Zhangmutou is a town in southern China under the jurisdiction of Dongguan prefecture in Guangdong province. It is named for the abundant camphor trees which existed at one time. It has many flats built and tailored toward expats. It is also a favorite retirement destination and get away for Hong Kong residents because the cost of living is significantly lower than nearby Hong Kong. The predominant spoken language is Mandarin and Cantonese. The city is also known as "mini or small" Hong Kong.
I visited Zhangmutou for several weeks in June 2011 and spent some time walking around larger buildings in the center of the city, but ultimately became fascinated with the small stores located just outside the city center. Hundreds of "mom and pop" stores that sell goods and services of everything imaginable are located within a 6 block area around the main railway terminal. These stores were usually located in a small garage-style space at the bottom of larger buildings and the store owners were friendly and curious about me and my camera. They rarely said no to me taking a photograph of them or their store front.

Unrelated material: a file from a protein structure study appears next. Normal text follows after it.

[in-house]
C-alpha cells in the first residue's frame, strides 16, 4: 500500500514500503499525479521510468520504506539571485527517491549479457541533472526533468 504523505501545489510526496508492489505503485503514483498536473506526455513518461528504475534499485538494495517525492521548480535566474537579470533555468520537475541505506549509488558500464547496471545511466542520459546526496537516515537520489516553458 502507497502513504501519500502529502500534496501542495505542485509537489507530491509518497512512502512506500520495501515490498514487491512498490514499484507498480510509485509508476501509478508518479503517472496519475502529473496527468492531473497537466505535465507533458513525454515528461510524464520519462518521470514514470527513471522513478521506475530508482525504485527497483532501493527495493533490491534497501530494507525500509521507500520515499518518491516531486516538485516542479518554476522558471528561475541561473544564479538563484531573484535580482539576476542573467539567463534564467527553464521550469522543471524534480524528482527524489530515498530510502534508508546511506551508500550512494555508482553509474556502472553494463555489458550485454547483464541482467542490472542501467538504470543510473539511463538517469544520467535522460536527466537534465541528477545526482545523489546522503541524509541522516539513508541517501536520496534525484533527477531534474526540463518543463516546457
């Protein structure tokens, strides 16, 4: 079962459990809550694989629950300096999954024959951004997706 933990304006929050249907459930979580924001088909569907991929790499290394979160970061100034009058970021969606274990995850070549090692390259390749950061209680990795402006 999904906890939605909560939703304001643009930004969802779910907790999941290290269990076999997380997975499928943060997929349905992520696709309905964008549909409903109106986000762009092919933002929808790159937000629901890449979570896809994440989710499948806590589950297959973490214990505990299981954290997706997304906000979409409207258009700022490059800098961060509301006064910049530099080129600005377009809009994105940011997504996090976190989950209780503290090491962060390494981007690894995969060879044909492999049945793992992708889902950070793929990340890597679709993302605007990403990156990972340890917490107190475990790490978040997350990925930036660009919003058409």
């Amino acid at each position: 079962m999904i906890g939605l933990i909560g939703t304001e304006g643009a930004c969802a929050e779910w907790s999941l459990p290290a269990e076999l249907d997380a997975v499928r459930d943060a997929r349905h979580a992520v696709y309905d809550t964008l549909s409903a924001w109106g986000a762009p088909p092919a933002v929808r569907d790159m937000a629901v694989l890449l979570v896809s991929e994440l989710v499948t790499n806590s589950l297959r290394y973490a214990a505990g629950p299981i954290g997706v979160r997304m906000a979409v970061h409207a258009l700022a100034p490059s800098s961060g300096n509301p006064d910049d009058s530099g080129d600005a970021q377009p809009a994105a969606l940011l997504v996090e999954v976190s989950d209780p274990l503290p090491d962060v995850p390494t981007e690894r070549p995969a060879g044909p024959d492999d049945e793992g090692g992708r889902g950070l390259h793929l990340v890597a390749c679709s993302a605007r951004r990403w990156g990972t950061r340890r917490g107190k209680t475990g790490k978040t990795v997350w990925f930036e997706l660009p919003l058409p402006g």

All of these little independent stores reminded me of something I read one time. It was an article written by Matthew Amster-Burton. In it he said, “Weird little retail businesses endure not because the economy needs them, but because consumers want them and the market delivers. There are some games chains and big box stores just can’t play–and when they figure out how to play, independents will have invented the next game. Your favorite store may go under–it’s happened to me so many times it hurts to think about it–but the form itself will endure”.
The form certainly endures in China.
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